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Tectonic significance of Upper Cambrian-Middle Ordovician Mafic volcanic rocks on the Alexander Terrane, Saint Elias Mountains, Northwestern Canada
journal contributionposted on 2023-05-17, 15:52 authored by Beranek, LP, van Staal, CR, Gordee, Sarah M, McClelland, WC, Israel, S, Mihalynuk, M
Upper Cambrian to Middle Ordovician mafic volcanic rocks of the Donjek assemblage comprise the oldest exposed units of the Alexander terrane in the Saint Elias Mountains of northwestern Canada. In this study, we use the geochemical and geological characteristics of these rocks to decipher their tectonic setting, petrogenetic history, and relationship to the early Paleozoic Descon arc system of the Alexander terrane in southeastern Alaska. Donjek assemblage volcanic rocks are subdivided into three geochemical types: transitional basalt (type I), light rare earth– enriched island-arc tholeiite to calc-alkaline basalt (type II), and enriched mid-ocean ridge basalt to ocean-island basalt (type III). Simple petrogenetic models illustrate that the basalts were generated by the decompressional partial melting of enriched asthenospheric mantle and variably mixed with depleted mantle and subduction-related components. Analogous geochemical signatures for modern Sumisu Rift and Okinawa Trough lavas imply that the Donjek assemblage basalts erupted during the rifting of the Descon arc. This model provides a new comparative framework for terranes of Siberian, Baltican, and Caledonian affinity in the North American Cordillera and, in particular, suggests a paleogeographic connection to rift-related magmatism in the Seward Peninsula region of the Arctic Alaska–Chukotka terrane.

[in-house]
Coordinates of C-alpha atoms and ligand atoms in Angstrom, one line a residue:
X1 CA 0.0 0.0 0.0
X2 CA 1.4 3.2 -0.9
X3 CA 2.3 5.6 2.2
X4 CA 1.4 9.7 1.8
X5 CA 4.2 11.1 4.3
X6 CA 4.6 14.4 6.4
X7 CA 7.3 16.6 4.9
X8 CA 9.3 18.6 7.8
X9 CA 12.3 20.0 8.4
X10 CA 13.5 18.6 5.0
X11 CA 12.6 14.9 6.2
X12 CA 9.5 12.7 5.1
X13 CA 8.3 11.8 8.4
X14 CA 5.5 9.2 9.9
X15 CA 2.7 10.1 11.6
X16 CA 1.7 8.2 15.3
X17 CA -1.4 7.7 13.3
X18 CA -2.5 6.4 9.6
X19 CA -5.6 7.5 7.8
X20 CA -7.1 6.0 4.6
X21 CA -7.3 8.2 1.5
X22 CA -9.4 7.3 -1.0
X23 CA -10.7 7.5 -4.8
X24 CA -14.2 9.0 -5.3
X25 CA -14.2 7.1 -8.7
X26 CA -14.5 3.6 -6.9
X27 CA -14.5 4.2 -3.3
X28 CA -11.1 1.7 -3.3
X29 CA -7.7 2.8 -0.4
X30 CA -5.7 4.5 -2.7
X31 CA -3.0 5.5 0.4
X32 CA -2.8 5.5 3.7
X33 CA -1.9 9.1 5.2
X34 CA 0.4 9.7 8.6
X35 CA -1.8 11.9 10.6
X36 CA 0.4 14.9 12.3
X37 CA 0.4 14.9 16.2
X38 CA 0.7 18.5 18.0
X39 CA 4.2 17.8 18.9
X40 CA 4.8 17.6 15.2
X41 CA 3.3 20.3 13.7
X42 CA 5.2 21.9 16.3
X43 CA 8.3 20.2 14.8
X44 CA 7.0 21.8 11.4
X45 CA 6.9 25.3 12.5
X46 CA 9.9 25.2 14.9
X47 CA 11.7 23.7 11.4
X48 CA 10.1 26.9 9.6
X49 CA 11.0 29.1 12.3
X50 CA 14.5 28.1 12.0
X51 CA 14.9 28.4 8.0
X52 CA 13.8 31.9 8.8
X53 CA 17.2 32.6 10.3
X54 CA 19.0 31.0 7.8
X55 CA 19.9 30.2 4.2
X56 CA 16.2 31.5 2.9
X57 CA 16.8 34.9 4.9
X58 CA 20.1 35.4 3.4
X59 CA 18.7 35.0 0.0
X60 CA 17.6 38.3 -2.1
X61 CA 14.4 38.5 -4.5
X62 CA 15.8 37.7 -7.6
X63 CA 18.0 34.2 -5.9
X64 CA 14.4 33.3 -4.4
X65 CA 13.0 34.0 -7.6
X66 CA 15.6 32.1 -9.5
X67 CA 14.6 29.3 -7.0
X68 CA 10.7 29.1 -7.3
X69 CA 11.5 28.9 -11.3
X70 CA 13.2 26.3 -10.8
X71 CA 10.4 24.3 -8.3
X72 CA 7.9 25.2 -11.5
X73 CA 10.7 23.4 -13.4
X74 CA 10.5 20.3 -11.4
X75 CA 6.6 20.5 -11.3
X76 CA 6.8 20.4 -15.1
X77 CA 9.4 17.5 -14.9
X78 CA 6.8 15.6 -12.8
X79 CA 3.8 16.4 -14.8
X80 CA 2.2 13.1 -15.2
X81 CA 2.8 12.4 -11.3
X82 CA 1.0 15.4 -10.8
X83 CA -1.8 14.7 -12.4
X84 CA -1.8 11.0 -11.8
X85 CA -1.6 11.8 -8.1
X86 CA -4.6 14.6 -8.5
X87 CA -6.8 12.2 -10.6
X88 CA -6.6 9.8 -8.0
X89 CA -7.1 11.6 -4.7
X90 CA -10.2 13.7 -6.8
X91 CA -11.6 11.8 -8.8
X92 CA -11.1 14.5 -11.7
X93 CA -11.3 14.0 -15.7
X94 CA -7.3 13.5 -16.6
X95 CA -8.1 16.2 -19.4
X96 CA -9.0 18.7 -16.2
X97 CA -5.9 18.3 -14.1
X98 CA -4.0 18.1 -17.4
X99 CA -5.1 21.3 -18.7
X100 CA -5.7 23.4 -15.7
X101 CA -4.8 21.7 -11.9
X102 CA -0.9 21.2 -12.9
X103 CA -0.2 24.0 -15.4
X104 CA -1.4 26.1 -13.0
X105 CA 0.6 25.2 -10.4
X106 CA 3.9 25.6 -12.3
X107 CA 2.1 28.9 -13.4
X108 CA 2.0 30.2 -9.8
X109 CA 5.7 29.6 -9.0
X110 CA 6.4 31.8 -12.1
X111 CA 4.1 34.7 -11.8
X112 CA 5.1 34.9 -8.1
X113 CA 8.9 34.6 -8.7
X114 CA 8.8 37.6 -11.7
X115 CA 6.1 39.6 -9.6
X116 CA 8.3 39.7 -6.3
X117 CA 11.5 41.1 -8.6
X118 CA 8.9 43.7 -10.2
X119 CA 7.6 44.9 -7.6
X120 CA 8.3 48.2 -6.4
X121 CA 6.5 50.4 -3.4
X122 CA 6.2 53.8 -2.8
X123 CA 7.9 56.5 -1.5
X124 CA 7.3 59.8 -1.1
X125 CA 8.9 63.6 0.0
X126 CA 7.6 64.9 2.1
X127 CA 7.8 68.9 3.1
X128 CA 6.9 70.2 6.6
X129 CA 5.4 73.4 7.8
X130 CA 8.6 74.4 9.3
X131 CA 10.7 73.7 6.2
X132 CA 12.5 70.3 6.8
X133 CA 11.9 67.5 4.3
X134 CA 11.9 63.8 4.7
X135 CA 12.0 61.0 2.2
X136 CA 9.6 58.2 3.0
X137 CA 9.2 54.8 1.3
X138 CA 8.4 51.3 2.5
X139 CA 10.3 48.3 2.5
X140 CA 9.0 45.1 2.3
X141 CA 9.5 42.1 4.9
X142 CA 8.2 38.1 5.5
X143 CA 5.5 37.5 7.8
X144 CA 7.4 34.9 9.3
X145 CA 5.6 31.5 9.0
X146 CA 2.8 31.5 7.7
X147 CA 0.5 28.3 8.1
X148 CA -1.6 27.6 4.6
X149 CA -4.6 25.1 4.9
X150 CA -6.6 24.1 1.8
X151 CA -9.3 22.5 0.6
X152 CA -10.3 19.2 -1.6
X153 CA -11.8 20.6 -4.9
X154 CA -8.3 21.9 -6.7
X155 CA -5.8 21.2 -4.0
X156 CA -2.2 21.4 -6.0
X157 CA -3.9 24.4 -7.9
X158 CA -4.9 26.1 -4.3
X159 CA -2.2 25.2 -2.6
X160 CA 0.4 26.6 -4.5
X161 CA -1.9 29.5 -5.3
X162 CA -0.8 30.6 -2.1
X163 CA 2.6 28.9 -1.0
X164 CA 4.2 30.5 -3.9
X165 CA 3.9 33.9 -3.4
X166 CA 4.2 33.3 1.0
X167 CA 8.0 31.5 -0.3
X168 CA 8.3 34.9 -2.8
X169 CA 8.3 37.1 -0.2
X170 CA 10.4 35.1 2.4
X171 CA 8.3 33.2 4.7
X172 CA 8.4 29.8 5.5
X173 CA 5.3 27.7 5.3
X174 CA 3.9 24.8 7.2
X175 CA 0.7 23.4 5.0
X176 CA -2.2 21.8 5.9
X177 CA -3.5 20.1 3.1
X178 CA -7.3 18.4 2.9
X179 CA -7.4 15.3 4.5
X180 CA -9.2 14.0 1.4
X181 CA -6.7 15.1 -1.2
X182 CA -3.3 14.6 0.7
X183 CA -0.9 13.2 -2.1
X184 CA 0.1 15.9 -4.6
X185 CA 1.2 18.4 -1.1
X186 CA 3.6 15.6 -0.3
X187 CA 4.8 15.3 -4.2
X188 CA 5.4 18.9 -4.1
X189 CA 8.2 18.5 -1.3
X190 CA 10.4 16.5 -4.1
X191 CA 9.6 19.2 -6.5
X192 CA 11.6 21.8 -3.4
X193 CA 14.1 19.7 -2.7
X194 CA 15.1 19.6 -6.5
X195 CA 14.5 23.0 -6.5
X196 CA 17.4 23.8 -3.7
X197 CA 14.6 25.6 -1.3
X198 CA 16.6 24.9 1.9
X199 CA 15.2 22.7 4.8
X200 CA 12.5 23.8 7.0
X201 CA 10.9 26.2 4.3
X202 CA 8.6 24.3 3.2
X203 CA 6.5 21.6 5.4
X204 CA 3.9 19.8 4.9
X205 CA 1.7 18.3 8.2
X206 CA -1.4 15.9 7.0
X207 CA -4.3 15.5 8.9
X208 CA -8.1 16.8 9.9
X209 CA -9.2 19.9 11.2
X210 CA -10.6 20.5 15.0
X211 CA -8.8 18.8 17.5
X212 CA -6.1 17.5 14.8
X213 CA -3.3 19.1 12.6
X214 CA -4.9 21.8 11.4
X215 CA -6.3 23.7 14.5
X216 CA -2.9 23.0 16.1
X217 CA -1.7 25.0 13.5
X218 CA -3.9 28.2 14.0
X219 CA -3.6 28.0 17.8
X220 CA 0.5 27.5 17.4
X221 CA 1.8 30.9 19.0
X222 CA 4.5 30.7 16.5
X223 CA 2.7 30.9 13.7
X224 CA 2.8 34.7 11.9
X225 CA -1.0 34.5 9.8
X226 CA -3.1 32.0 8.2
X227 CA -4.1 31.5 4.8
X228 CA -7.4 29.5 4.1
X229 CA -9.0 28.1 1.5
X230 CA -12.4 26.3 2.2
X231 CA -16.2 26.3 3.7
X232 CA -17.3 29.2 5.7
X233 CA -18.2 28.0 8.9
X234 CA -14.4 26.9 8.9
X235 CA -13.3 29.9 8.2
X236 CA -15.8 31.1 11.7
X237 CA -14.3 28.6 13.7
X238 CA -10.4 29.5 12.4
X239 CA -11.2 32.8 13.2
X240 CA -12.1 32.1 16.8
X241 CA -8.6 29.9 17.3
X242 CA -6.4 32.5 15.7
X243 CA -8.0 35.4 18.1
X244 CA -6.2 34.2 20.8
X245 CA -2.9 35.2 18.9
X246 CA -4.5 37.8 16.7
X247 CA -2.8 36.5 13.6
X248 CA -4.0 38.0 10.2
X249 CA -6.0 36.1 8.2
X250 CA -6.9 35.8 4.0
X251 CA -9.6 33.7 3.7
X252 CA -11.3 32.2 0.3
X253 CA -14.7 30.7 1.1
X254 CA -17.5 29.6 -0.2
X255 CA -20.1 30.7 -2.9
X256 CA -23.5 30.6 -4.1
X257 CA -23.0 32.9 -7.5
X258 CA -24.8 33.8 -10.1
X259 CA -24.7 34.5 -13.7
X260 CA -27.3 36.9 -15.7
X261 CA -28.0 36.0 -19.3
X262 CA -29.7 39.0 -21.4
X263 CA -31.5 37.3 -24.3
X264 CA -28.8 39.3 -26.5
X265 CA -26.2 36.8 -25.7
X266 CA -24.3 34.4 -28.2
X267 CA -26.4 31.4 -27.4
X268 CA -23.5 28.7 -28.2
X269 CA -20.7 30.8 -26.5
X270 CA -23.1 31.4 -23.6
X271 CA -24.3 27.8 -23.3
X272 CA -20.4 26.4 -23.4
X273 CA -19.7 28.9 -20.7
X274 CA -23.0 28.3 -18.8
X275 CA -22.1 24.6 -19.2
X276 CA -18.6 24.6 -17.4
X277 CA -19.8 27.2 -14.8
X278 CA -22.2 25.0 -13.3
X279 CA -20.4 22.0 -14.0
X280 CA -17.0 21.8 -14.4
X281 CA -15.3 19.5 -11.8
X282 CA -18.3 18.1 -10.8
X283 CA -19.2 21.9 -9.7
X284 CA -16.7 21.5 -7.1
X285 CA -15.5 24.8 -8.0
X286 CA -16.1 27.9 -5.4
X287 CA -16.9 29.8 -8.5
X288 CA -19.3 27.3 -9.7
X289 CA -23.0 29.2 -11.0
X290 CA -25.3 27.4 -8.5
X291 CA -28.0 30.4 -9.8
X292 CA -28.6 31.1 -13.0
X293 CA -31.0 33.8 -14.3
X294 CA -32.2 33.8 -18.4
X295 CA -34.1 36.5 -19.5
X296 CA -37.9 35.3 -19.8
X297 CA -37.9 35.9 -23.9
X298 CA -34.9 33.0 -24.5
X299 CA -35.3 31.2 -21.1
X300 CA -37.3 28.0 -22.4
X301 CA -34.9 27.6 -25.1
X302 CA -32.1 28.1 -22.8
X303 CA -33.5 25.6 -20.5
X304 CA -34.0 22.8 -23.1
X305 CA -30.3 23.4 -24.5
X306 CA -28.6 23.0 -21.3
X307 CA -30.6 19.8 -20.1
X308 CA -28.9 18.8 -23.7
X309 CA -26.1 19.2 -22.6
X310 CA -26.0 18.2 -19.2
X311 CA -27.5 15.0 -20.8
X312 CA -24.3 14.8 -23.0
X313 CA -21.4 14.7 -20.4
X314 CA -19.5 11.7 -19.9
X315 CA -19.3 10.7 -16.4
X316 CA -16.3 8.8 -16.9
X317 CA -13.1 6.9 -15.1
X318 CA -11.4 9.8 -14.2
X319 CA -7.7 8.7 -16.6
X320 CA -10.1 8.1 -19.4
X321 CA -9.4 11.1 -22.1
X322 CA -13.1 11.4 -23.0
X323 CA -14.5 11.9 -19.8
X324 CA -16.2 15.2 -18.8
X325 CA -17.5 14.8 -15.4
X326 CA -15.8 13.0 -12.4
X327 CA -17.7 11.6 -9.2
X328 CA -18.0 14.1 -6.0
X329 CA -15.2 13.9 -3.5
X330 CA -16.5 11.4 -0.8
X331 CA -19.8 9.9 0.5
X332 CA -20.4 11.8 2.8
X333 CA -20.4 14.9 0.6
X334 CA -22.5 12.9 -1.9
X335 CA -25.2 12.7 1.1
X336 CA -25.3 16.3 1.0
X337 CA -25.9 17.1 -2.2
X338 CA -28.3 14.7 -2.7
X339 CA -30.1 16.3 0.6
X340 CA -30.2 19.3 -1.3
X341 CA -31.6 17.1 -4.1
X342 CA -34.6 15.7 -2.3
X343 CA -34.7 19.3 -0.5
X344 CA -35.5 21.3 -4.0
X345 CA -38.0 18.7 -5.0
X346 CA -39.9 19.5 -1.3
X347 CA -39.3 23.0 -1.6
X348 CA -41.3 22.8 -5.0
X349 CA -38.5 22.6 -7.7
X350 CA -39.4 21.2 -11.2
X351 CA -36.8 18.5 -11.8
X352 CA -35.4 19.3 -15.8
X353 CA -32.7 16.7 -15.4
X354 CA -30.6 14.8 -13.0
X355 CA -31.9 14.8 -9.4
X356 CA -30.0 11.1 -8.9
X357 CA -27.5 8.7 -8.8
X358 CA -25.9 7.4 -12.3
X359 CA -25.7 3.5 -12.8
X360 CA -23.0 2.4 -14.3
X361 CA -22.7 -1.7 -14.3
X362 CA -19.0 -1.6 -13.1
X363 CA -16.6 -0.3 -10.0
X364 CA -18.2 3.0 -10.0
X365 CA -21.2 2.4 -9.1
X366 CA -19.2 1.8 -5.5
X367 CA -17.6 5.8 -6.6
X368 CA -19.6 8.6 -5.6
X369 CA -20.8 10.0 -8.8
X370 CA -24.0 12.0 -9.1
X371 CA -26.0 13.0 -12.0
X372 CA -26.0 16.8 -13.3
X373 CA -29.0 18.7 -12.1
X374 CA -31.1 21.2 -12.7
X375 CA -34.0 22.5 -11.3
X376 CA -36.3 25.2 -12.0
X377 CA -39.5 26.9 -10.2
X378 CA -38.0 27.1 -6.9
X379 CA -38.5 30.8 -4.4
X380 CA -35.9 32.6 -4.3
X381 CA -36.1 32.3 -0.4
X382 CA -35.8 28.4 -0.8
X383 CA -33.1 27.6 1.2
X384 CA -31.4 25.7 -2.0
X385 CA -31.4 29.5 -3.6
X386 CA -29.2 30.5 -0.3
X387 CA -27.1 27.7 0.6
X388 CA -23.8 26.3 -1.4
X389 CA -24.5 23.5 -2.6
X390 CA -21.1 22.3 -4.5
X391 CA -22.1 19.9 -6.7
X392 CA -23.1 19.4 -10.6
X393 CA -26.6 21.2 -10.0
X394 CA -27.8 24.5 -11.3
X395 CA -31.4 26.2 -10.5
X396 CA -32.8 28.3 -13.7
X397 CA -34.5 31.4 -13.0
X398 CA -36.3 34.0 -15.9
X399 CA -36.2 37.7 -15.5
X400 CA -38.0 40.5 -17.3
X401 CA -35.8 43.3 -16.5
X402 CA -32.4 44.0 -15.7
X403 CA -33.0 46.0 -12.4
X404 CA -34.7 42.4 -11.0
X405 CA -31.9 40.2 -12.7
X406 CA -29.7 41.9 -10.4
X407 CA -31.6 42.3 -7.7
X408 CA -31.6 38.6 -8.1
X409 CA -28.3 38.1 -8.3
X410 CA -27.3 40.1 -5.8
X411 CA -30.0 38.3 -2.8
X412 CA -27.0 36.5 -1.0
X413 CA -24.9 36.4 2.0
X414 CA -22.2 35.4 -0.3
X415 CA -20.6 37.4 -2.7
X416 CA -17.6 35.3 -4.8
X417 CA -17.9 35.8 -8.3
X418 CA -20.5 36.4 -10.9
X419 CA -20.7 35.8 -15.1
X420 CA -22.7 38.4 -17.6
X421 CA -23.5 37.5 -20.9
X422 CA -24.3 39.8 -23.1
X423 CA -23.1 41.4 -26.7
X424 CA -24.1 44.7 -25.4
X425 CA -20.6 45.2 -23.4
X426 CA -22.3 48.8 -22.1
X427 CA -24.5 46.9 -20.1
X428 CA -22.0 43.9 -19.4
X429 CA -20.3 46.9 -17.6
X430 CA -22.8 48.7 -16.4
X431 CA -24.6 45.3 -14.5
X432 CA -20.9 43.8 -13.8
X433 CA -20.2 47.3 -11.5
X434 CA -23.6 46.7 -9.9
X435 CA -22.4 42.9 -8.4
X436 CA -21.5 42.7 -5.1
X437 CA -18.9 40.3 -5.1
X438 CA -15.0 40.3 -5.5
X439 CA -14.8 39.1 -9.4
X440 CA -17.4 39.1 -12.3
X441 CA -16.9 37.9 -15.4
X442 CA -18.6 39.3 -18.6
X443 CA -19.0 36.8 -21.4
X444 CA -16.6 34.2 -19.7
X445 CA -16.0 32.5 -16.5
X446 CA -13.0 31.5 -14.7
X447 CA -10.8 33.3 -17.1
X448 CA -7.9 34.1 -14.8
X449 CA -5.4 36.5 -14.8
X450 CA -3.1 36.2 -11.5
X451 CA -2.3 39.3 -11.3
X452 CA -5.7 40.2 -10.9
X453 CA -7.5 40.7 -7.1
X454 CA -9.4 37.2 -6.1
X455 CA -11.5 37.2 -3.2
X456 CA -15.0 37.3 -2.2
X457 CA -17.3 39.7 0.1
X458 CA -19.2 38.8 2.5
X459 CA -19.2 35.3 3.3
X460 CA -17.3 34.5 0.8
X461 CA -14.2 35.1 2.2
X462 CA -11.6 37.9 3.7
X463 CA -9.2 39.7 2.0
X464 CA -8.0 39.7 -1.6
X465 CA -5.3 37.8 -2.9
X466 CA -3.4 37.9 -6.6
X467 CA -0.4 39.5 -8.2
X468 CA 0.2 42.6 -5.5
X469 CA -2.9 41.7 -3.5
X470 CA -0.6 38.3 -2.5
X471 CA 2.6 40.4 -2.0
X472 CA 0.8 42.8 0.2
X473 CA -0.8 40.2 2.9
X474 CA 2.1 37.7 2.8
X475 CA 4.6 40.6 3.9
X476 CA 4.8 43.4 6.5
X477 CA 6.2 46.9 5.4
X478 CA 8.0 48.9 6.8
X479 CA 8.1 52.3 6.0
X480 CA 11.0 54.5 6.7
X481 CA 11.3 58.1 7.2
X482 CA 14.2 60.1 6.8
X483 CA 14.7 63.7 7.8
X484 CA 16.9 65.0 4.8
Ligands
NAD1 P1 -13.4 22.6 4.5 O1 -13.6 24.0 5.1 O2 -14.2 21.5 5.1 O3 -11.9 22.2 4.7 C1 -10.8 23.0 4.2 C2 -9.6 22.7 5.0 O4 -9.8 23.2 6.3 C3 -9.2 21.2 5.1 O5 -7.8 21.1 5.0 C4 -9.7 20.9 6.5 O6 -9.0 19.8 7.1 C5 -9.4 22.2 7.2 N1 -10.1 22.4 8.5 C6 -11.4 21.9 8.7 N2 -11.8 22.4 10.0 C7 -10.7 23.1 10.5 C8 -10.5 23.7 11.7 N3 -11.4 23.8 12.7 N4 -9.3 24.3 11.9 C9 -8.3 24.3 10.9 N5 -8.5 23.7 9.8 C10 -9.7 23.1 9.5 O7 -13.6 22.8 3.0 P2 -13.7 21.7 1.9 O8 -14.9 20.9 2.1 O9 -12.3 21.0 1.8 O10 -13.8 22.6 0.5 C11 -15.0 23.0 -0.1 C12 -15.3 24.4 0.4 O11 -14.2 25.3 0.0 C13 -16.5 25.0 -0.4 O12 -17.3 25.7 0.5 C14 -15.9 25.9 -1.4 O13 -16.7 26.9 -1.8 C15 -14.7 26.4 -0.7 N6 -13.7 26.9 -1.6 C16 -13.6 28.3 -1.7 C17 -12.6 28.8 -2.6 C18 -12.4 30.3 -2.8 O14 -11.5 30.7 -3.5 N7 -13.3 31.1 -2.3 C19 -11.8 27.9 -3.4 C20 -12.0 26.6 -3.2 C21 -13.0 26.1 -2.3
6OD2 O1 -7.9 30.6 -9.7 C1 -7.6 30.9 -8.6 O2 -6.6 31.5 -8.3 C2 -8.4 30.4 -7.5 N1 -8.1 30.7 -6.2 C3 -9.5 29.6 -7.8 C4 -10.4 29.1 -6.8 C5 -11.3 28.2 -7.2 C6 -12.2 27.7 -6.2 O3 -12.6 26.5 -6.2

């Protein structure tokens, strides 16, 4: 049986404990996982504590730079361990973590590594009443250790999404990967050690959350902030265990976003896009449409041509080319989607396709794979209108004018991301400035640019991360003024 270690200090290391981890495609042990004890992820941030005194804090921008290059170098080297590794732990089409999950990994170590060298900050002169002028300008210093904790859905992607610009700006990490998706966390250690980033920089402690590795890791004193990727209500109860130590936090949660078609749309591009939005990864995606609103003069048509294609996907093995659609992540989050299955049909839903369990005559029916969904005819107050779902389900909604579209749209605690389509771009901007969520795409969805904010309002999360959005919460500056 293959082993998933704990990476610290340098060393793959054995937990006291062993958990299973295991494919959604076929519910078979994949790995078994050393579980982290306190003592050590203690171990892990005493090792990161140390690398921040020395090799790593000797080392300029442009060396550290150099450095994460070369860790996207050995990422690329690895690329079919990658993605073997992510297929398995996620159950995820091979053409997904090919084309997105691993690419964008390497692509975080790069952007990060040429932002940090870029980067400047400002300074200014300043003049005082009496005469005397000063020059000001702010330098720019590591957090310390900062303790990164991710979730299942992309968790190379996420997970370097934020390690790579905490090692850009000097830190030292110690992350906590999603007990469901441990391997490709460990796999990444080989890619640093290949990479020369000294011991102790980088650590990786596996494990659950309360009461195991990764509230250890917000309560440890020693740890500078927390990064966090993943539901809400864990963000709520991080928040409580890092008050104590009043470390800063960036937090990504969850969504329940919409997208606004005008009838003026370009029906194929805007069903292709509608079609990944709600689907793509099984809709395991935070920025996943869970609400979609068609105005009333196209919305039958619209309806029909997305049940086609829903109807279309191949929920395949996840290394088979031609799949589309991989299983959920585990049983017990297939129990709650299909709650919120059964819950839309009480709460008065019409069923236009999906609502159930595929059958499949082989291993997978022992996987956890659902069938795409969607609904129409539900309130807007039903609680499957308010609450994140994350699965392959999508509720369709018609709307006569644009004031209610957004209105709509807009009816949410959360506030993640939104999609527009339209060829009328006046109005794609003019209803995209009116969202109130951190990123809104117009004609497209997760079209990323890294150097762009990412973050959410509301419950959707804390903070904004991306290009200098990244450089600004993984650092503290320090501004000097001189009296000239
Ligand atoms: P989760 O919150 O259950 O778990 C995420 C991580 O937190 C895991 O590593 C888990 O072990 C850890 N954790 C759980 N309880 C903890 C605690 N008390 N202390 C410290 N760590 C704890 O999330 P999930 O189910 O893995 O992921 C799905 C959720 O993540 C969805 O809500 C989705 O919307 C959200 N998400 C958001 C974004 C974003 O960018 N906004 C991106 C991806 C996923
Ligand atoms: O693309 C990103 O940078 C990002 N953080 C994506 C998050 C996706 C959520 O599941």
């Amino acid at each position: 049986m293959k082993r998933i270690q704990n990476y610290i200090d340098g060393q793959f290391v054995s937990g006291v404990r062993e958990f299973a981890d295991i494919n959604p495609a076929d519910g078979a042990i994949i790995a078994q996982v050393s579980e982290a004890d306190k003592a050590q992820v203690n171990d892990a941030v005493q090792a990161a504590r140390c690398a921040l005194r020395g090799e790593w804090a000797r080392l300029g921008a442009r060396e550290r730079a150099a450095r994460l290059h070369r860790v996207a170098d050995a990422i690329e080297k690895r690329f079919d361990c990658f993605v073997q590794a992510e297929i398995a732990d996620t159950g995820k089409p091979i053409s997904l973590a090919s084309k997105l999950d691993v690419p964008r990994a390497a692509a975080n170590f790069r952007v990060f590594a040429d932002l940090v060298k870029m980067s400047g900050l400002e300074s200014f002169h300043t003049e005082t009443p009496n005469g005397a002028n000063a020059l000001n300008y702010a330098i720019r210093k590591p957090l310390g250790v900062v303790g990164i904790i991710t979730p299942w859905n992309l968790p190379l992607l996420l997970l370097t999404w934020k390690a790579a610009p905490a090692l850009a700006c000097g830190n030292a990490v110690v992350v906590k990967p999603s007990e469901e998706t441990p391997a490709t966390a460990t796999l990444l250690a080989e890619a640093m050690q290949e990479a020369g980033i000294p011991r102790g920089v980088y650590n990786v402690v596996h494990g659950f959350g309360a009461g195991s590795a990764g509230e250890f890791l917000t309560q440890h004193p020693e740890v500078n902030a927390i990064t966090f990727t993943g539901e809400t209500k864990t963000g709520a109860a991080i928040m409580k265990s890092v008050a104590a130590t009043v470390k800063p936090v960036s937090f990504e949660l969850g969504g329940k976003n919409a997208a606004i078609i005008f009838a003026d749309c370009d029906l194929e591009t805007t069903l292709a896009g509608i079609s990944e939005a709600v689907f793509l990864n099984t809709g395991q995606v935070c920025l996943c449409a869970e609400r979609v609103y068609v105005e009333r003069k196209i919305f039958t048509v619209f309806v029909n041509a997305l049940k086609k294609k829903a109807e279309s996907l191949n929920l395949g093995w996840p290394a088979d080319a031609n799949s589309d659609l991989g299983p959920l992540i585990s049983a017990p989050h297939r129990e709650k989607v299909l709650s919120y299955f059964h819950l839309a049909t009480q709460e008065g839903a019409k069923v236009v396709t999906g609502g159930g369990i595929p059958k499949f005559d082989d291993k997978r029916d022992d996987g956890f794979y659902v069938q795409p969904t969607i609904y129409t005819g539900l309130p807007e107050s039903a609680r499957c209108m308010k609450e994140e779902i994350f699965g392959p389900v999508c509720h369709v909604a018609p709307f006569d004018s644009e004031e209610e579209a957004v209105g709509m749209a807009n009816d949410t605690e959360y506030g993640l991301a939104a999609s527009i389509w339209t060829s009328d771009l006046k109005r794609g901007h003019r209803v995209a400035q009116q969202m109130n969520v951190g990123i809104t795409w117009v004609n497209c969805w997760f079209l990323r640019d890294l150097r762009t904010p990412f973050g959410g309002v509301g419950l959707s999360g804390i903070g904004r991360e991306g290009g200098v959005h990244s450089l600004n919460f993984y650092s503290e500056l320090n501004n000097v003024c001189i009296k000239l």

Publication titleJournal of Geology
Department/SchoolSchool of Natural Sciences
PublisherUniversity of Chicago Press
Place of publication1427 E 60th St, Chicago, IL, 60637 USA
Rights statementNo copyright is claimed for this article. It remains in the public domain.